We acknowledge that UBC’s main campuses are situated within the traditional territories of the Musqueam, Squamish and Tsleil-Waututh, and in the traditional, ancestral, unceded territory of the Syilx Okanagan Nation and their peoples.

Branchlines is produced in-house twice a year by the Faculty of Forestry, Development and Alumni Engagement Office at the University of British Columbia.

Editor and Writer: Sarah Ripplinger (UBC Master of Journalism’08)

Designer and Staff Photographer: Paulo Ramos

© 2022 Faculty of Forestry University of British Columbia

ISSN 1181-9936

Questions concerning Branchlines or requests for mailing list updates, deletions or additions should be directed to


Beyond greenwash: Explaining credibility in transnational eco-labeling

In this age of transnational corporations and image-focused brands, environmentally-conscious consumers may find it challenging to filter out the noise to put their money behind eco-friendly products. Hamish’s engaging narrative proposes a new approach to eco-labeling that could help lift the veil of greenwashing.

The role of business in global sustainability transformations

Over 30 scholars and experts share theoretical perspectives, case studies and examples to discuss the role businesses can play in creating a more sustainable world in the next few decades. Emerging concepts and trends are explored in a manner that acknowledges the feasibility of divergent pathways while advocating for an alignment of the visions, actions and time horizons needed to realize meaningful change.

Conservation and the genomics of populations, third edition

This textbook explores applications of genetics and genomics to remove some of the barriers barring inroads to conservation. The third edition discusses major new developments in the contribution of genomics to the conservation of populations and species. Practical examples are provided for many of the approaches outlined, which balance theory, empirical data and statistical analysis.

3 Branchlines | Fall 2022
featured books 2 and the of Gordon LUIKART Fred W. ALLENDORF Sally N. AITKEN Margaret BYRNE W. Chris FUNK Third Edition

Upgrading climate adaptation skills

The Climate Vulnerability and Adaptation Micro-Certificate helps professionals find solutions in a changing world

Less than 15 years ago, climate change was still a hotly debated topic in public and political spheres – despite mounting evidence from scientists around the world of the warming effect caused by the release of carbon dioxide and other greenhouse gasses from human activities. Today, industries and governments alike are stepping up to tackle the climate crisis, and greenhouse gas reduction targets and policies have become commonplace across sectors.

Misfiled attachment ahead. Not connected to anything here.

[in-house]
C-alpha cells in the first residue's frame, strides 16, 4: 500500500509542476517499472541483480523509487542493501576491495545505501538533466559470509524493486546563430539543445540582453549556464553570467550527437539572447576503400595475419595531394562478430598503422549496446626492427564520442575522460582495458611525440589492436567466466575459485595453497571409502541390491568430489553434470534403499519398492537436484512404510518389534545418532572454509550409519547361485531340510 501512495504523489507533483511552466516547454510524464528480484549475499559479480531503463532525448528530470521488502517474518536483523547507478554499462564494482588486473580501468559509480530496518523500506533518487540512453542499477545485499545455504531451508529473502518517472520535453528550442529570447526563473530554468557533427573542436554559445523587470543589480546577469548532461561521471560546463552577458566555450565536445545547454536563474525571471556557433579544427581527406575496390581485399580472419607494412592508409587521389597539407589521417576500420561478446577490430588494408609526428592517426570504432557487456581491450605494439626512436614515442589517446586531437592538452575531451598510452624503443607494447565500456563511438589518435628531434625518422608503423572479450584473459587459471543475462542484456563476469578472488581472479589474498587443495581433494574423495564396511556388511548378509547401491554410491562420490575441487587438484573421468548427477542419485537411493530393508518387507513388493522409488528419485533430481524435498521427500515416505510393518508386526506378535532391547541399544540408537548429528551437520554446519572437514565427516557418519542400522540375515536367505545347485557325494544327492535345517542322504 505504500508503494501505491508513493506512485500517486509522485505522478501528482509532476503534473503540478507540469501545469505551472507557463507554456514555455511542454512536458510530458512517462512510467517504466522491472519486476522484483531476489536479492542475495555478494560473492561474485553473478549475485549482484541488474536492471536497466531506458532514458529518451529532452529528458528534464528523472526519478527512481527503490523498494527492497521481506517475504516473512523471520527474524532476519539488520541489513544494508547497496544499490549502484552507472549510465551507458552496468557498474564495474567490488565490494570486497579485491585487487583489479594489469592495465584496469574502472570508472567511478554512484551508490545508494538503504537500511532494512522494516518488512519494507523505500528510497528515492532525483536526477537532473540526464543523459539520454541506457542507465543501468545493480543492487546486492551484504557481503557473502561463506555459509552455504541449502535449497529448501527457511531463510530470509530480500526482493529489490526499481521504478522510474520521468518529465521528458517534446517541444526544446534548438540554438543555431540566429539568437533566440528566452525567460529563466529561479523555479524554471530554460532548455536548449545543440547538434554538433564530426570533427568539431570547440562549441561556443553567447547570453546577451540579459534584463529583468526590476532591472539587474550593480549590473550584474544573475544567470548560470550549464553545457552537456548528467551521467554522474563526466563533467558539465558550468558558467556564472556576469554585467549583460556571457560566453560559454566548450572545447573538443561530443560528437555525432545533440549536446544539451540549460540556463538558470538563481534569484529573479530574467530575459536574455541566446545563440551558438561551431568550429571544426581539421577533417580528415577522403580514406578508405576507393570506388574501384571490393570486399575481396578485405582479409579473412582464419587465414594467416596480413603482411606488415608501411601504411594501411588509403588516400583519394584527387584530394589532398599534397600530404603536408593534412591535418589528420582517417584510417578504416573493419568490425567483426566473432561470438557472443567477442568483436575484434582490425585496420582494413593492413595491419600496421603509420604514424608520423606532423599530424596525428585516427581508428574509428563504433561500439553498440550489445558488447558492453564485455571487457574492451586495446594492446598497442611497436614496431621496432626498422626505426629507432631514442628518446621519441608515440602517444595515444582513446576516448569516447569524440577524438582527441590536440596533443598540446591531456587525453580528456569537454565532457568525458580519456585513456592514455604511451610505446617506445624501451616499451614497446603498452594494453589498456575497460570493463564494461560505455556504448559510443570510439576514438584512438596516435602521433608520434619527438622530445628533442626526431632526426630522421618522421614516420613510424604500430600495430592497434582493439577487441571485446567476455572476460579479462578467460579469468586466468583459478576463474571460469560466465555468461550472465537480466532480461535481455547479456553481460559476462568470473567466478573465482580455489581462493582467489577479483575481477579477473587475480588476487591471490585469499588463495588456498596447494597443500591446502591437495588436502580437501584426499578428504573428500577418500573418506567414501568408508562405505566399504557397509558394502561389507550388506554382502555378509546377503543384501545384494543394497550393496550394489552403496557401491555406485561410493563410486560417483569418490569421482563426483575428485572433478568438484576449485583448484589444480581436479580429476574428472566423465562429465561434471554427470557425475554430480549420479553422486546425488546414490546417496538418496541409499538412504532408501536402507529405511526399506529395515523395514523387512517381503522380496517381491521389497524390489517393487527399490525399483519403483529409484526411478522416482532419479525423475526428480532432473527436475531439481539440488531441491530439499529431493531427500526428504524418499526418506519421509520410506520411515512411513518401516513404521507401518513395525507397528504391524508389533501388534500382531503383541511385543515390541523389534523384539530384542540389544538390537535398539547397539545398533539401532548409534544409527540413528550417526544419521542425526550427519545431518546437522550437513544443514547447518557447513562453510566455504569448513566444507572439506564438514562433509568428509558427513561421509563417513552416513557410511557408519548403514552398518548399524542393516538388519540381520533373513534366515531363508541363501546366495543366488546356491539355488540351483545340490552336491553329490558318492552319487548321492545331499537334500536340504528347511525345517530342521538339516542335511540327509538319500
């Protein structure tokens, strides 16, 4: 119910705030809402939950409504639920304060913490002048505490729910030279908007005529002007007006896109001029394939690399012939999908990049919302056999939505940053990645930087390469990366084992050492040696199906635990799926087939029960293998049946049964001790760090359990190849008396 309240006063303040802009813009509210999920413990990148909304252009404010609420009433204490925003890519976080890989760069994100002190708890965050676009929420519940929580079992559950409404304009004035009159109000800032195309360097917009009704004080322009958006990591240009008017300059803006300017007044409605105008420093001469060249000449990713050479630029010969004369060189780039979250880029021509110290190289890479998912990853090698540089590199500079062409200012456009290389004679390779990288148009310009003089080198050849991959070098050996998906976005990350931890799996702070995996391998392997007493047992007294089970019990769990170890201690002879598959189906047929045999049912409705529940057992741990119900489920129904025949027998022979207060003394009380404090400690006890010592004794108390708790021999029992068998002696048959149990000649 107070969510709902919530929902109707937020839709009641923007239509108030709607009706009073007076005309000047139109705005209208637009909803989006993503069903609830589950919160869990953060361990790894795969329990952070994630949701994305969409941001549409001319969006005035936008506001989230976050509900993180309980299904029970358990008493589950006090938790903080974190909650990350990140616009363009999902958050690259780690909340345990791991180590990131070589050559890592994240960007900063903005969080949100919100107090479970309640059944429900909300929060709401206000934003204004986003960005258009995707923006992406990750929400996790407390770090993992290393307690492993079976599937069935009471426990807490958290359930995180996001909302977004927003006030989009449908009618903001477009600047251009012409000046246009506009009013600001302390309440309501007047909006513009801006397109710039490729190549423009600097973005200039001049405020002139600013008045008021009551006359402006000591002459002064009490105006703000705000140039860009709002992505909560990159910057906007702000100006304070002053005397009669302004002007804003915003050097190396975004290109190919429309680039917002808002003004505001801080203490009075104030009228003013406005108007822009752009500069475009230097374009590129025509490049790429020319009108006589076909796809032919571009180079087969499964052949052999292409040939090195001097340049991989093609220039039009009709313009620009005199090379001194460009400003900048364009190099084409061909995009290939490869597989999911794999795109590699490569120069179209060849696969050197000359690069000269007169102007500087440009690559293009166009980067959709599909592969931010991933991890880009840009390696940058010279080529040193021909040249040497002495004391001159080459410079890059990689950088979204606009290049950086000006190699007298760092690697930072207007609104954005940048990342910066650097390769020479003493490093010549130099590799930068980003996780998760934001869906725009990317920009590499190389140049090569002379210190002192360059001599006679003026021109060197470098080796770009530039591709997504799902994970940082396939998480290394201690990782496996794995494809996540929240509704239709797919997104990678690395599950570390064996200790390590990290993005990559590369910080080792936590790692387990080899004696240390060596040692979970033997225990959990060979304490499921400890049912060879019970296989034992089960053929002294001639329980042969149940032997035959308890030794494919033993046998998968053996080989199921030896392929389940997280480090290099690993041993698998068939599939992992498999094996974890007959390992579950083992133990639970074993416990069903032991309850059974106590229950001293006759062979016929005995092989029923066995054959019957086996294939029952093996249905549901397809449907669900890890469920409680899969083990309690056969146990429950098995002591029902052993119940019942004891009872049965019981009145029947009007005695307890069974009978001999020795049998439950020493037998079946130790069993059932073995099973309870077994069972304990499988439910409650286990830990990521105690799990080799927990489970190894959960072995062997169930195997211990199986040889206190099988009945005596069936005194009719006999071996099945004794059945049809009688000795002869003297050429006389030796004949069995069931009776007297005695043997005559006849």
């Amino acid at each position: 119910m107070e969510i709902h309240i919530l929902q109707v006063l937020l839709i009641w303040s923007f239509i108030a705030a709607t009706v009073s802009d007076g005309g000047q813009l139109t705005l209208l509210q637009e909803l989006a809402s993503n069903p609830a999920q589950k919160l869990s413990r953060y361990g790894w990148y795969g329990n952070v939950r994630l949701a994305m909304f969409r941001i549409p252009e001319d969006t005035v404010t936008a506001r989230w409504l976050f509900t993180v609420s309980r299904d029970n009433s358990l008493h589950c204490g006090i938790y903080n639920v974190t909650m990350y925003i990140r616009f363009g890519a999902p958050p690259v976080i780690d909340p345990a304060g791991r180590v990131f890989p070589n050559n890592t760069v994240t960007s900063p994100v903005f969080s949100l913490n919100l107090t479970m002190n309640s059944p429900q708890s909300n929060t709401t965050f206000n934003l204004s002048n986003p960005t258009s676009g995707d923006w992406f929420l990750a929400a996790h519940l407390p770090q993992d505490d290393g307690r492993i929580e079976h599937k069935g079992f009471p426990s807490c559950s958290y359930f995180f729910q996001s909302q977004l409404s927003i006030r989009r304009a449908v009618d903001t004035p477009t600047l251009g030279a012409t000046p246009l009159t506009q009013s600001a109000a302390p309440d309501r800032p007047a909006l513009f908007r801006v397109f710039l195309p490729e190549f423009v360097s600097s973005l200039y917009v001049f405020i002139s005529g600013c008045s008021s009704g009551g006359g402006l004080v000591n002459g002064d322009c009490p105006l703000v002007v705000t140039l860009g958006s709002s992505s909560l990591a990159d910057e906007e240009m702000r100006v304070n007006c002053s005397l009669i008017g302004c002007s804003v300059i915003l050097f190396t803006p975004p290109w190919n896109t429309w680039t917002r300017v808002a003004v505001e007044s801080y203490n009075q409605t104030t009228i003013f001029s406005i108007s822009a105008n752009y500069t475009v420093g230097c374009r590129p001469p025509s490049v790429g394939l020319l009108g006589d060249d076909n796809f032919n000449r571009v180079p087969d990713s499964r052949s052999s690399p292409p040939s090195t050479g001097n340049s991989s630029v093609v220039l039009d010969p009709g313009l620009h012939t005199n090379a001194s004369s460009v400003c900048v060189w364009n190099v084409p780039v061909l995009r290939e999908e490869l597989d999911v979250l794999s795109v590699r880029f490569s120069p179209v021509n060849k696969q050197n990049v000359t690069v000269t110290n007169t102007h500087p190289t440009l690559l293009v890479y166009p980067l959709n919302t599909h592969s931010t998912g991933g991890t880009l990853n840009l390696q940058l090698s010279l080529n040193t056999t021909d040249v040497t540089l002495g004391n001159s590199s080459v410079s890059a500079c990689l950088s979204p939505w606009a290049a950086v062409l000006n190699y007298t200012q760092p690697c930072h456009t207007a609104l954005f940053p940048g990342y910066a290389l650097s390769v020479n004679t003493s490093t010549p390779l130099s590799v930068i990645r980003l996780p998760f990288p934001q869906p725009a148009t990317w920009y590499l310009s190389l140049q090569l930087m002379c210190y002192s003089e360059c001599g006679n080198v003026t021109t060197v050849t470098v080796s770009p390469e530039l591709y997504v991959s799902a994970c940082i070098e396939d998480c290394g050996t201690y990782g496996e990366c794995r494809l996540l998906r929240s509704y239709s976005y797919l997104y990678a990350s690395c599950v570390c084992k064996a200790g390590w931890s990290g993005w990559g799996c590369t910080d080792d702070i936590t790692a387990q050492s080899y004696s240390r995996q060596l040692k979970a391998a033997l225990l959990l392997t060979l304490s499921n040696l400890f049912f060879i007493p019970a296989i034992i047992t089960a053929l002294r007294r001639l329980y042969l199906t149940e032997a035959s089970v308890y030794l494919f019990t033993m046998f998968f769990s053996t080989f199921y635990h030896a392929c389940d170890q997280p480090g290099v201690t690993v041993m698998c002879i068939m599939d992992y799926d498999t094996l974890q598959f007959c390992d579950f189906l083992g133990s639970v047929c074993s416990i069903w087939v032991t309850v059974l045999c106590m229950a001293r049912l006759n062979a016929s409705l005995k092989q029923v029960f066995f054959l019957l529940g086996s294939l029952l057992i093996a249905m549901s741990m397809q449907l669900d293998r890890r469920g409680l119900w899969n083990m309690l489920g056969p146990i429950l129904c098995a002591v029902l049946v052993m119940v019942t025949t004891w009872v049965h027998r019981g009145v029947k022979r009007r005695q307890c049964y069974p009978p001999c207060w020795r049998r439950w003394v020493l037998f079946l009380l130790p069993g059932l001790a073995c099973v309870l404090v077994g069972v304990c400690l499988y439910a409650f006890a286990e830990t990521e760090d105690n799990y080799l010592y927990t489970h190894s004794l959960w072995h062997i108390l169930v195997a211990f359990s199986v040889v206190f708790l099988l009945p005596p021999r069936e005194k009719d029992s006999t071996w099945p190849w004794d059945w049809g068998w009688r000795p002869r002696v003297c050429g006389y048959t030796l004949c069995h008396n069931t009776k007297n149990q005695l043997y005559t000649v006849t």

Within forestry, working professionals in the public and private sectors with knowledge of climate science and sustainable forest management are better positioned to manage and reduce activities that contribute to climate change. However, with new innovations and best practices being discovered all the time in the field of climate science, professionals need continuing education to stay up-to-date.

UBC Forestry’s Micro-Certificate in Climate Vulnerability and Adaptation (CVA) is an eight-week, online program that introduces students to real-world applications and case studies in sustainable forest management. The course helps students understand how to apply climate change science, models and frameworks to assess climate change vulnerabilities and develop sustainable forest management systems.

“This course fills a gap for training in management practices and the application of new tools in the workforce,” says CVA Program Director and Lecturer Sheri Andrews-Key

Students can complete modules within the course at their own pace and outside of working hours, making it easier for them to balance their education with work and family responsibilities.

“By providing this training in a flexible manner and in an online environment, we are helping to take the pressure off of students to help meet their skills training needs more easily.”

There are plenty of opportunities to connect with professors and students in the course, such as weekly, live-session coffee hours that include a guest speaker presentation on a course-related topic.

“We have had students take this course from South Korea, Iceland, South America and many other countries,” says Sheri. “Despite the difference in time zone, the flexibility of CVA and its different schedule options allow students from around the world to come together to learn and share information.”

“The focus is on developing skills and competencies,” Sheri adds. “Students who pass will have attained a new understanding that can apply to their unique situations and local contexts.”

Former CVA student, Chris Gruenwald , director of forestry with the City of Mission, was impressed by how the program exposed him to “formal methodology to identify where the Mission Municipal Forest is vulnerable to impacts from climate change,” he says.

“CVA helped me see where we are deficient in knowledge and resources, and how to develop strategies to adapt to climate change.”